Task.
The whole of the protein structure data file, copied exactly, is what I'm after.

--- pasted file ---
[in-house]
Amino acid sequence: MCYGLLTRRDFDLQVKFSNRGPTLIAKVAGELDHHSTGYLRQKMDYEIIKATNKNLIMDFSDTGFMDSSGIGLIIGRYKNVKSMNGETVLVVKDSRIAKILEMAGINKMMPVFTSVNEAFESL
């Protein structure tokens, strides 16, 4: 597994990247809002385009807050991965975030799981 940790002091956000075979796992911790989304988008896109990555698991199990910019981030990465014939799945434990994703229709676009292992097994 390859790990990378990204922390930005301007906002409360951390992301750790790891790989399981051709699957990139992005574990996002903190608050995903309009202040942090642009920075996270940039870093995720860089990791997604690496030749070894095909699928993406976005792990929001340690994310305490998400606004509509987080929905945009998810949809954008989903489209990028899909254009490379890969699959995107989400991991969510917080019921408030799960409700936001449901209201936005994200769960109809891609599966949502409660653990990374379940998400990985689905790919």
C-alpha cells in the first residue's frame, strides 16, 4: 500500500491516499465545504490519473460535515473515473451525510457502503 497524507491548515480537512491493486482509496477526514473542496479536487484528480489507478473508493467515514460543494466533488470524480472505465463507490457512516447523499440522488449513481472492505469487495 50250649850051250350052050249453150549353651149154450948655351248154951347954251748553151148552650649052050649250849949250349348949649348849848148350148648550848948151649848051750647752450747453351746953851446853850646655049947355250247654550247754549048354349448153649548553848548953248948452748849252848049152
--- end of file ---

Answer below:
[in-house]
Amino acid sequence: MCYGLLTRRDFDLQVKFSNRGPTLIAKVAGELDHHSTGYLRQKMDYEIIKATNKNLIMDFSDTGFMDSSGIGLIIGRYKNVKSMNGETVLVVKDSRIAKILEMAGINKMMPVFTSVNEAFESL
């Protein structure tokens, strides 16, 4: 597994990247809002385009807050991965975030799981 940790002091956000075979796992911790989304988008896109990555698991199990910019981030990465014939799945434990994703229709676009292992097994 390859790990990378990204922390930005301007906002409360951390992301750790790891790989399981051709699957990139992005574990996002903190608050995903309009202040942090642009920075996270940039870093995720860089990791997604690496030749070894095909699928993406976005792990929001340690994310305490998400606004509509987080929905945009998810949809954008989903489209990028899909254009490379890969699959995107989400991991969510917080019921408030799960409700936001449901209201936005994200769960109809891609599966949502409660653990990374379940998400990985689905790919």
C-alpha cells in the first residue's frame, strides 16, 4: 500500500491516499465545504490519473460535515473515473451525510457502503 497524507491548515480537512491493486482509496477526514473542496479536487484528480489507478473508493467515514460543494466533488470524480472505465463507490457512516447523499440522488449513481472492505469487495 50250649850051250350052050249453150549353651149154450948655351248154951347954251748553151148552650649052050649250849949250349348949649348849848148350148648550848948151649848051750647752450747453351746953851446853850646655049947355250247654550247754549048354349448153649548553848548953248948452748849252848049152